- Fortunately for Atlanta, Kristi Toliver was nowhere near as hot as she had been in LA’s previous couple of games. If she’d been knocking down her perimeter jumpers, the Dream probably would’ve trailed by 20 by halftime.
- One Atlanta player had even more right to be tired than the rest. Sancho Lyttle has flown back and forth over the Atlantic this week to represent Spain, then played over 42 minutes and took 27 shots in the 50-minute win over the Mercury on Saturday night. Nonetheless, Atlanta played far better with her on the floor in the first half. Many of us have criticised her for taking too many jump shots these days, taking her away from the rim and lowering the percentage success rate. But without McCoughtry, at least Lyttle gives them someone who wants to take shots, some impetus to their offense. Plus that jumper works pretty well at times, and she remains their best interior defender by some distance. The Dream essentially ran LA even for the 12 minutes Lyttle played in the first half – unfortunately, the other 8 minutes didn’t go so well and they trailed 44-36 at the break.
- Atlanta hung around within about 10 points for much of the third quarter, but fatigue and a lack of scoring options compared to LA caught up with them in the end. Tiffany Hayes is developing as an extra scorer on the wing, and Aneika Henry can finish if you hand her the ball near the rim, but with Lyttle tiring and Lindsey Harding not offering a great deal, the Dream didn’t have enough. Armintie Price was once again utterly invisible on offense, as she has been in several recent games. She may well not be fully healthy (if anyone is at this stage).
- For LA, while the usual suspects of Toliver and Candace Parker provided much of the offense, they also got some help for once. Nneka Ogwumike did her typical job cleaning up around the rim, but DeLisha Milton-Jones, Marissa Coleman and Jantel Lavender had decent outings as well. Thinking beyond this game, LA will need performances from their role players to win consistently, so that was good to see for them.
- While she didn’t face a great deal of resistance, it was also nice to see Toliver keep playing and working despite her shots bouncing out in the early stages. She finished the game only 6-18, but still had 19 points and 6 assists, and played the entire 40 minutes. While the point guard position has been a dual job between Toliver and Alana Beard since Sharnee Zoll blew out her knee, the Sparks have increasingly moved Toliver off the ball. She looks more comfortable there, and prone to fewer errors. But once again, we’ve seen these passages of play from her before. Now keep it up for more than a couple of weeks at a time, Kristi.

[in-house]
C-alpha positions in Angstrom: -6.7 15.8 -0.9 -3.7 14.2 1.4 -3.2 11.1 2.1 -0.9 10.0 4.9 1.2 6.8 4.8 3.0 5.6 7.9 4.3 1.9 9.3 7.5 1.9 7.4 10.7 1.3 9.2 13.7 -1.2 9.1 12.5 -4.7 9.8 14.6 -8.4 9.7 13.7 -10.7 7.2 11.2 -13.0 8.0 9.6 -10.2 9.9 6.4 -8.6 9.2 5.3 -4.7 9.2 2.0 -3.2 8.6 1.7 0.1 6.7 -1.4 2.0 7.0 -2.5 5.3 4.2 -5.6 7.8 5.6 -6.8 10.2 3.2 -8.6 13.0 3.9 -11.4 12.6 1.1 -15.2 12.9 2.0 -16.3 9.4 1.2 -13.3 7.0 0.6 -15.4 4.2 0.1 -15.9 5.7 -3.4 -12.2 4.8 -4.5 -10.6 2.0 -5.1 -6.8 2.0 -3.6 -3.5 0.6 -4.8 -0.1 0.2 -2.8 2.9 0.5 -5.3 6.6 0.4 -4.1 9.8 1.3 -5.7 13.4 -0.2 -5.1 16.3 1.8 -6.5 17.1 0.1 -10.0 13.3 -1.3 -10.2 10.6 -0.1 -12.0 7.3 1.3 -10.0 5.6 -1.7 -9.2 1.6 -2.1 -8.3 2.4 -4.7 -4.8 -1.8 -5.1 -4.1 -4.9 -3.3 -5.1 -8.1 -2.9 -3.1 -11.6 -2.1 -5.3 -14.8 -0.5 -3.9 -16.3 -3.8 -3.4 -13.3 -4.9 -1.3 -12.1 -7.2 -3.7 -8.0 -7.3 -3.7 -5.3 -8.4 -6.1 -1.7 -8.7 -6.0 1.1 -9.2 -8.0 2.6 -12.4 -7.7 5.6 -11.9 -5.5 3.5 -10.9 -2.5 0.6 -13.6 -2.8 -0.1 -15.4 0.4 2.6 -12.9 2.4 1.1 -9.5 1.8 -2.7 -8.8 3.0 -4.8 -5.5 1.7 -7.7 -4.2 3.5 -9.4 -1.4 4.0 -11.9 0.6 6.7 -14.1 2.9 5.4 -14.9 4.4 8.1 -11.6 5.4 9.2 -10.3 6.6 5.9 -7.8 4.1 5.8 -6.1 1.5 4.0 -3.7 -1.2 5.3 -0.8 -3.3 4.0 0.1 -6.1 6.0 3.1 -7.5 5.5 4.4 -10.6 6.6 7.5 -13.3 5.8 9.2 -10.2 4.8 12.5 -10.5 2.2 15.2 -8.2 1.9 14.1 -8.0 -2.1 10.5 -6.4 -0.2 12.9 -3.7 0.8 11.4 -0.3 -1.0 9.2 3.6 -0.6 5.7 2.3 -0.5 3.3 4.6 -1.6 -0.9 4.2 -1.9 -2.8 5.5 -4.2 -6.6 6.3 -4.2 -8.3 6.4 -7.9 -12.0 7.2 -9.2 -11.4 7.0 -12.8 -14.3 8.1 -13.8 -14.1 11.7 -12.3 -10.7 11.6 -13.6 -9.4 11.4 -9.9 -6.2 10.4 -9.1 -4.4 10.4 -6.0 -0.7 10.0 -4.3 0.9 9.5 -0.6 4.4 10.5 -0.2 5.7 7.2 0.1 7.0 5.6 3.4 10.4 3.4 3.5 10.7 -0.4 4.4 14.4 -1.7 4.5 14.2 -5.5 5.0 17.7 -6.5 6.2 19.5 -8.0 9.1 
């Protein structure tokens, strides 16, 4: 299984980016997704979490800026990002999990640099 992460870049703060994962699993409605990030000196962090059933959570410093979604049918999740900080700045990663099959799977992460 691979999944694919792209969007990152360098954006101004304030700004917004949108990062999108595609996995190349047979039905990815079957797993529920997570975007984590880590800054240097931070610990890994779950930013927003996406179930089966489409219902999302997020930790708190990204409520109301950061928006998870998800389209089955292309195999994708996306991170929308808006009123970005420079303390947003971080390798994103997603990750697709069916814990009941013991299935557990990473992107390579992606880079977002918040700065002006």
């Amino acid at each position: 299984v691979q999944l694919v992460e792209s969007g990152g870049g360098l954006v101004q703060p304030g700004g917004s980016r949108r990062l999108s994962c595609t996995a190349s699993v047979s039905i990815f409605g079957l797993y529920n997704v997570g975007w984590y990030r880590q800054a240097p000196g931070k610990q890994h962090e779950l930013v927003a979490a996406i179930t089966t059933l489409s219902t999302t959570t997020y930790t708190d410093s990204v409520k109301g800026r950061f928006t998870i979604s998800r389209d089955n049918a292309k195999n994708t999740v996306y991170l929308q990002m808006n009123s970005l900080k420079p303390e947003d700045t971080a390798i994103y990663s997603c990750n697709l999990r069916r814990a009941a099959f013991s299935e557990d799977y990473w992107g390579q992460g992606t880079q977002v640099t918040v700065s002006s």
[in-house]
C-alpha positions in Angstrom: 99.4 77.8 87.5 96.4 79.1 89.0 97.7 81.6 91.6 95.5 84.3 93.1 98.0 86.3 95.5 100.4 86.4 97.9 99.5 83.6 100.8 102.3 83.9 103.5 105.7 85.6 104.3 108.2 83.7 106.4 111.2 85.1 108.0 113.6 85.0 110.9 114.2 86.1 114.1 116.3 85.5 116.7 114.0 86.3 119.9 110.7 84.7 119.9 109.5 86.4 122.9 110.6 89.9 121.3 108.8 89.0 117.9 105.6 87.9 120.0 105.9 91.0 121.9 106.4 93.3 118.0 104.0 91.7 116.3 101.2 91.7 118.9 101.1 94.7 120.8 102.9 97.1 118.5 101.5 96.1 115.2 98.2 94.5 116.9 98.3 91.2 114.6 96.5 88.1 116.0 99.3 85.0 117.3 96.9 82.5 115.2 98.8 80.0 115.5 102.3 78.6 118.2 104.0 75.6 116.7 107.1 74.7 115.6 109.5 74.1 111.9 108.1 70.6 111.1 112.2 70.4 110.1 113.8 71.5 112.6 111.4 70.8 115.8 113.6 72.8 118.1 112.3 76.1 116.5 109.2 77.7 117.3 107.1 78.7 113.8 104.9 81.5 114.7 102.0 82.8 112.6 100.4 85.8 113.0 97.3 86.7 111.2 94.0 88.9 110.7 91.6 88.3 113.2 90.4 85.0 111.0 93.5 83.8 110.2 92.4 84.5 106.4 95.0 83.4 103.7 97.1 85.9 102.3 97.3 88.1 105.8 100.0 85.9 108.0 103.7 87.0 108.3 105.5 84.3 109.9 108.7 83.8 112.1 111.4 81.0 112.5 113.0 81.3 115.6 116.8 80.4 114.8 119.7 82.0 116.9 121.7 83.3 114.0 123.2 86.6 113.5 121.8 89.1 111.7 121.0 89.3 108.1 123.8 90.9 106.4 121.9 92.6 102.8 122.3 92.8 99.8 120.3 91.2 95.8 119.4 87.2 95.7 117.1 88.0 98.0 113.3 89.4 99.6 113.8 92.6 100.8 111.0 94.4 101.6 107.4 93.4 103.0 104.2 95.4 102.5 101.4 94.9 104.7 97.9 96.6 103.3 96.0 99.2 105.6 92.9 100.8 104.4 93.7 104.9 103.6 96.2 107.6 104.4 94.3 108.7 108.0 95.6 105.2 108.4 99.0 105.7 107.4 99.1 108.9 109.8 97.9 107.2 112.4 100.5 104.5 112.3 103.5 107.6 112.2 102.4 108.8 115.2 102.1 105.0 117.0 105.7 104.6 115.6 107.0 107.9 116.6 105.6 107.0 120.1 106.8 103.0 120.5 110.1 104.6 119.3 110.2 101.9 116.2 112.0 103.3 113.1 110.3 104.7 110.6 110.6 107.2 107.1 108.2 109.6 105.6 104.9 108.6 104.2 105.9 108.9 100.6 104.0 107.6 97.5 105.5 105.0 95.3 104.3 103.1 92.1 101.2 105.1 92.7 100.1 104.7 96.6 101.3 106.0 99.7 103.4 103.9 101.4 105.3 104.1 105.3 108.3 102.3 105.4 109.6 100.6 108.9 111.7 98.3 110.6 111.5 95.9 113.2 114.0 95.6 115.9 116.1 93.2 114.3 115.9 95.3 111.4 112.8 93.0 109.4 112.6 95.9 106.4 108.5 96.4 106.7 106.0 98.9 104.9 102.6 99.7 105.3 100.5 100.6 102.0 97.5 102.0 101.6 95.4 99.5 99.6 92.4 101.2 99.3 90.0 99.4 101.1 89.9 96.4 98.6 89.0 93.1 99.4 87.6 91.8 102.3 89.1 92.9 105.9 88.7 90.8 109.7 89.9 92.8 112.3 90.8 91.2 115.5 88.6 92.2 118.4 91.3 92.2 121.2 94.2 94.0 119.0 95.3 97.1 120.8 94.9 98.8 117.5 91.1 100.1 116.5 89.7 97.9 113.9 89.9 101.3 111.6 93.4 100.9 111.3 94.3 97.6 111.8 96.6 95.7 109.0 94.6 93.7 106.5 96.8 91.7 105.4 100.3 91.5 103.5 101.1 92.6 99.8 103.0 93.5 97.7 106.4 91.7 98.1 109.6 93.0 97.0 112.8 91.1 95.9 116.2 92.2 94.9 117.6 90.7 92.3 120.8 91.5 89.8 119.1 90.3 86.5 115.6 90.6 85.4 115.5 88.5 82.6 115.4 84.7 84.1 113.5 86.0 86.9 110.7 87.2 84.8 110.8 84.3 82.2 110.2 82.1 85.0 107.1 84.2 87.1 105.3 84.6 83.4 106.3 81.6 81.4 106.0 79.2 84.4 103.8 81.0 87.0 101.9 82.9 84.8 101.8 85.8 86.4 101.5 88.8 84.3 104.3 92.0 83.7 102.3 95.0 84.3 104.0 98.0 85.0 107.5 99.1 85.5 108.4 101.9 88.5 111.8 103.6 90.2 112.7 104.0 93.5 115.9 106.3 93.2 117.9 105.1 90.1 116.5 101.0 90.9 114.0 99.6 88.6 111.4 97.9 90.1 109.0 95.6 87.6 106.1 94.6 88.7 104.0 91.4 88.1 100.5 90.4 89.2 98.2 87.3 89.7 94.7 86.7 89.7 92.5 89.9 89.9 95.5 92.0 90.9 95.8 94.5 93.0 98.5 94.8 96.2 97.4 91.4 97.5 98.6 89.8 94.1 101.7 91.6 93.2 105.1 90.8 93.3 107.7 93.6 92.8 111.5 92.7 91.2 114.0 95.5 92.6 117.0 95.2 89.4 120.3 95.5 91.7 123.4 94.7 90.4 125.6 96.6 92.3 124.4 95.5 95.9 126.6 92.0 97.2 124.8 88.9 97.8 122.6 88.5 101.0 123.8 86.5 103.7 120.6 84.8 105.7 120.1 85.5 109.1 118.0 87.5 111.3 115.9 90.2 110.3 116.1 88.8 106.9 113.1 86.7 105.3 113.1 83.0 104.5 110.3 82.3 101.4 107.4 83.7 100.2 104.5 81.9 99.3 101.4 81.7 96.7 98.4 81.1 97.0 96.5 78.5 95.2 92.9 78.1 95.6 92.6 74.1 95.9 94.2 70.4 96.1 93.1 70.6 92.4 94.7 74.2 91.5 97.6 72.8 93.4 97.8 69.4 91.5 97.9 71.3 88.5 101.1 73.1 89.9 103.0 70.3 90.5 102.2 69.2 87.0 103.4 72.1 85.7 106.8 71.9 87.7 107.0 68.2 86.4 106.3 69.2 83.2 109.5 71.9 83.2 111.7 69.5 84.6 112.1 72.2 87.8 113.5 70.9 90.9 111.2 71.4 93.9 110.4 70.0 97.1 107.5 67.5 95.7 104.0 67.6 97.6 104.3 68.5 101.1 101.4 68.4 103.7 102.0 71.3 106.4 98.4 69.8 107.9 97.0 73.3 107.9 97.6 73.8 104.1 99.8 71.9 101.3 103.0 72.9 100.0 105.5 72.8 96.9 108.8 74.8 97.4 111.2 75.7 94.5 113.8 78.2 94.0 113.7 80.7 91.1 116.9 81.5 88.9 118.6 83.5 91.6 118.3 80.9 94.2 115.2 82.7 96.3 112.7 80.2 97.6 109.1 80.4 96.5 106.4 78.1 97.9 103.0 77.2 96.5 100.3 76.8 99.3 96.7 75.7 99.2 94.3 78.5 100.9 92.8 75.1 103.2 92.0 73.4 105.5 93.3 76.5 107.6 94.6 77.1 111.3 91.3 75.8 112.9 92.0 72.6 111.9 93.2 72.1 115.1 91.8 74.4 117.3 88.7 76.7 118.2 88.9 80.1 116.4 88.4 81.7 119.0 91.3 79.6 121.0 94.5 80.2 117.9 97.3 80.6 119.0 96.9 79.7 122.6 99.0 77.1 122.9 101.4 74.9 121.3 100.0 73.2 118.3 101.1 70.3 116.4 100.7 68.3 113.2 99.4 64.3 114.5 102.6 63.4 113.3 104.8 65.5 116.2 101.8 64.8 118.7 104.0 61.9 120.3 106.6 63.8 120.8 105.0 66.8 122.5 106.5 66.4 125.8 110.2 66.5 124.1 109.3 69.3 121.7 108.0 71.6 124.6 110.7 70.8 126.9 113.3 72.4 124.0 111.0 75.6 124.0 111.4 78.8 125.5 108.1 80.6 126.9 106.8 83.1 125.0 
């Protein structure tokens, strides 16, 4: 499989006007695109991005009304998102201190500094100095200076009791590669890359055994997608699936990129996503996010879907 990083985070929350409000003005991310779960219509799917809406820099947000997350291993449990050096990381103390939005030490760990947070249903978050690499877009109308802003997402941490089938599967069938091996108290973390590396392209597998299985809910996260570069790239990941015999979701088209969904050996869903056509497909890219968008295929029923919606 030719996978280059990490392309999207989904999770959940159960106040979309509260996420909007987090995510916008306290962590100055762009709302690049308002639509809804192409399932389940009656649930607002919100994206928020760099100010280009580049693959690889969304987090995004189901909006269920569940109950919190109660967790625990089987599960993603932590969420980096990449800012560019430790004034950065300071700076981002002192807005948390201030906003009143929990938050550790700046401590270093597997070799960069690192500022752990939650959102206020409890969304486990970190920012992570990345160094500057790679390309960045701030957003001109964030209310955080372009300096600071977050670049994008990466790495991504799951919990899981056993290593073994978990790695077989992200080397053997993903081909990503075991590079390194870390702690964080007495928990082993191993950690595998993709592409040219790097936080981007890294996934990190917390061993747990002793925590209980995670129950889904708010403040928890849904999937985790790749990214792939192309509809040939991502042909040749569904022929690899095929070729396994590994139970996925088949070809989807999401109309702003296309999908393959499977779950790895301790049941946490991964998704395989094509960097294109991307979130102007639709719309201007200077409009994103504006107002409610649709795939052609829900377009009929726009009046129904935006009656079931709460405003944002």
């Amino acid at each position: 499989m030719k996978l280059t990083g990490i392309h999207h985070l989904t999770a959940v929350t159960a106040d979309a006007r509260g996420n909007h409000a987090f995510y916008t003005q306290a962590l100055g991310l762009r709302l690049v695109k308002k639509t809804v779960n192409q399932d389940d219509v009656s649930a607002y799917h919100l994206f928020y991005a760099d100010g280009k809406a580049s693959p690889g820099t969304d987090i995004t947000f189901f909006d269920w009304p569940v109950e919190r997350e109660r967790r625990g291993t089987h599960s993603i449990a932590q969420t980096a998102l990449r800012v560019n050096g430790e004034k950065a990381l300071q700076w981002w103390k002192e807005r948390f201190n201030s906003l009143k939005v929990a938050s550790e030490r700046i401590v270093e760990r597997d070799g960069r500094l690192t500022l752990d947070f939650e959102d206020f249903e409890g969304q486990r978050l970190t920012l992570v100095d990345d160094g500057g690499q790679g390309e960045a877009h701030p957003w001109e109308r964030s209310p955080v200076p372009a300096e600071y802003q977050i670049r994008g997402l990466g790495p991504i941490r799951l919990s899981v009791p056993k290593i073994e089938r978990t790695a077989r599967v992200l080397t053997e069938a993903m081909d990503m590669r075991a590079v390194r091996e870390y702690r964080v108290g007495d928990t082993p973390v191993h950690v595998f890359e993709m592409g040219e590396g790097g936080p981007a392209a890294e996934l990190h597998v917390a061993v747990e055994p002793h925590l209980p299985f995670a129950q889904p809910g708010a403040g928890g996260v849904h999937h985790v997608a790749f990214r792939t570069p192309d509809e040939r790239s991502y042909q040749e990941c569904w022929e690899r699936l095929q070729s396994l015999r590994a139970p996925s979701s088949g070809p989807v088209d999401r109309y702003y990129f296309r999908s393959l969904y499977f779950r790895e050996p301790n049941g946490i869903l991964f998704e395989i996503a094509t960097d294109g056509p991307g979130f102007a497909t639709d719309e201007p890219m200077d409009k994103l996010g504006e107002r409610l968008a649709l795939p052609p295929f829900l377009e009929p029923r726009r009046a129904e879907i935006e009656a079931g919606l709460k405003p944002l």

- This was a game too far for Atlanta without McCoughtry. Smack in the middle of a road trip, after a long game the night before, they probably would’ve conceded before the tip-off and rested up for Wednesday in Seattle if that was allowed. For a team that wants to rely on active defense and quick offense, it’s especially hard to play shorthanded and tired. They never stood much of a chance.
Phoenix Mercury 68 @ Seattle Storm 83
- There was good news and bad news for Seattle on the injury front. Ann Wauters was still out due to her achilles, and after the nasty twist to her knee in LA the night before, so was Tina Thompson. But on the bright side, Sue Bird was healthy enough to play after sitting out the LA game with a hip flexor injury.
- For Phoenix, it was back to the same group – Penny Taylor and Diana Taurasi still out, and Candice Dupree back on the sidelines after playing a few minutes the night before in her comeback from a knee injury. Considering she didn’t play in the second half (or overtime) of that game, and was skipping the clash with the Storm, the return hadn’t gone well.
- Ewelina Kobryn, one of several players taking part who wasn’t fully healthy, moved into the starting lineup for Seattle to replace Thompson (who had herself replaced Wauters).
- It was Sue Bird Bobblehead Night in Key Arena, and the opening Storm possession offered a taste of how Bird intended to celebrate. She came off a screen, which created acres of separation from Mercury rookie point guard Samantha Prahalis, and drilled home a three.
- Phoenix were the other team involved in that double-overtime game the night before, and they didn’t even get to walk away with the emotional boost of eventually winning the game as Atlanta did. Considering the Mercury have been pretty bad for long stretches in recent weeks (in large part because they’re without several key players), it was hard to put all their poor play down to fatigue. But they were awful for most of this game. At least some of that could be put down to simple physical exhaustion.
- The Mercury didn’t seem to be running much on offense. It mostly appeared to be a case of whoever ended up with the ball tossing up a shot with the mild hope that it might fall in. DeWanna Bonner occasionally threw in a drive to break the monotony, but that was about it.